Alleged Drunken Gun Play Could Lead to New Booze Rules for Off-Duty L.A. Cops

After a handful of incidents that demonstrate alcohol and guns don’t mix, the Police Commission wants an LAPD report on the issue
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The Police Commission—the civilian board that oversees the Los Angeles Police Department—announced Tuesday that it’s considering placing new restrictions on alcohol consumption by armed, off-duty officers after accusations that some cops have recklessly used their side arms while imbibing during their down time.

As the Los Angeles Times reports, the commissioners are also requesting a report from the LAPD on the issue in the wake of an article examining the department’s lack of a cohesive alcohol policy while other large departments, such as Orange County, San Francisco, and New York, more closely restrict or ban off-duty officers from drinking while armed.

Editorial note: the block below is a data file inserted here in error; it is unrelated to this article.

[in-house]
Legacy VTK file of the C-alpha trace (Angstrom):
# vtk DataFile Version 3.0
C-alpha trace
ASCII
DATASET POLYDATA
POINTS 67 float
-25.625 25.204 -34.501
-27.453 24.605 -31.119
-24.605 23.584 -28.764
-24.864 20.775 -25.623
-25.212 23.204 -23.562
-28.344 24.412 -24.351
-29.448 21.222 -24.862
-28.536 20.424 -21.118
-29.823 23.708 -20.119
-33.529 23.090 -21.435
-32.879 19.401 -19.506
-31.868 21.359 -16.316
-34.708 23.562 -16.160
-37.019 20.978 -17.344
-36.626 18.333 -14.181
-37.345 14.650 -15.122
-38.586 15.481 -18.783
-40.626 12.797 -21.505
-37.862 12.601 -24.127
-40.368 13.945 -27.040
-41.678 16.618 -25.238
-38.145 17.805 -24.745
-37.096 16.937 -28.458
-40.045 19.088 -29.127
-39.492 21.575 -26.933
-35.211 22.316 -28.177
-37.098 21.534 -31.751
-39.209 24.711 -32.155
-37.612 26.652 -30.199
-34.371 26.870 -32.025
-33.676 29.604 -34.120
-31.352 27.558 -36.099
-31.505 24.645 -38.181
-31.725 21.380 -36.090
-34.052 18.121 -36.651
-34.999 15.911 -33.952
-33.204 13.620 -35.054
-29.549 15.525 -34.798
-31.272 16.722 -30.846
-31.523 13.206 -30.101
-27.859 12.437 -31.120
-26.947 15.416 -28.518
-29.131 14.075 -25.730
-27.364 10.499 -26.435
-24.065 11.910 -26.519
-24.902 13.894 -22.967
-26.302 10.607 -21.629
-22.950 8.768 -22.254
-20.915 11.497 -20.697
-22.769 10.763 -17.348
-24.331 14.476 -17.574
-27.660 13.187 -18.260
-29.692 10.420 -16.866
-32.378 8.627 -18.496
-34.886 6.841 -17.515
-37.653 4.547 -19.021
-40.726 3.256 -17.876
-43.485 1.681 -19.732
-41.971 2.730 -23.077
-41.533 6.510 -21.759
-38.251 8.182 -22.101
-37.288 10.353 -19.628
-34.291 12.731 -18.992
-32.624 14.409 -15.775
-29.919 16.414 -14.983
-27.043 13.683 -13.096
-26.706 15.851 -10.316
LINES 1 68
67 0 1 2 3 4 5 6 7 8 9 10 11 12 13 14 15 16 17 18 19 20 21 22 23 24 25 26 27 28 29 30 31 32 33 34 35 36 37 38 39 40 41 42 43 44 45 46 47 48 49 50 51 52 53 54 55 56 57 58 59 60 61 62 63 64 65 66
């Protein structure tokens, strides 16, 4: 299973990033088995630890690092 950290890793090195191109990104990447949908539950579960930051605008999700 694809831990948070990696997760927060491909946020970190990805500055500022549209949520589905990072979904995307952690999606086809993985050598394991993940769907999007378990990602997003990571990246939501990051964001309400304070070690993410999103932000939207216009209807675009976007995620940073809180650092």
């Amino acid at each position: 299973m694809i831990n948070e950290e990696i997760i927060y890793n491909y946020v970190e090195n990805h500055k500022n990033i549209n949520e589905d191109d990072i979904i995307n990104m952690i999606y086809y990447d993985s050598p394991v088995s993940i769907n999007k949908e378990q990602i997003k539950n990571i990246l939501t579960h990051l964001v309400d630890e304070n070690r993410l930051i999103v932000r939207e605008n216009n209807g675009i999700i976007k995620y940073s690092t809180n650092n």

“No one wants anyone using a firearm while impaired,” commission president Eileen Decker tells the paper. “A more specific policy—the time may have come for that.”

Decker added that the report should include “factual incidents involving the excessive use of alcohol and the use of a weapon or firearm” by LAPD officers, as well as a “comparative analysis” of alcohol policies from other U.S. law enforcement agencies.

Incidents cited by the Times include the case of Nicolas Quintanilla-Borja, a probationary LAPD officer accused of threatening to shoot his cousin and another man while “significantly” impaired in Inglewood last month; an incident involving an LAPD detective who allegedly shot a homeless man on Skid Row in 2019 after drinking in downtown bars; and a 2020 incident in which a cop allegedly shot his friend while target shooting and drinking when he became convinced that they were under attack.

An LAPD rep told the Times that the department already has policies in place against “unbecoming” behavior by off-duty cops and that LAPD bosses “have and will hold our personnel accountable should they misuse alcohol and cannot exercise reasonable care and/or control of a firearm.”

At Tuesday’s virtual commission meeting, LAPD Chief Michel Moore said that armed cops getting drunk off-duty is “a very serious matter and one we pay a great deal of attention to,” but he insisted that LAPD officers who’ve caused trouble while intoxicated have been met with “swift and certain” consequences.


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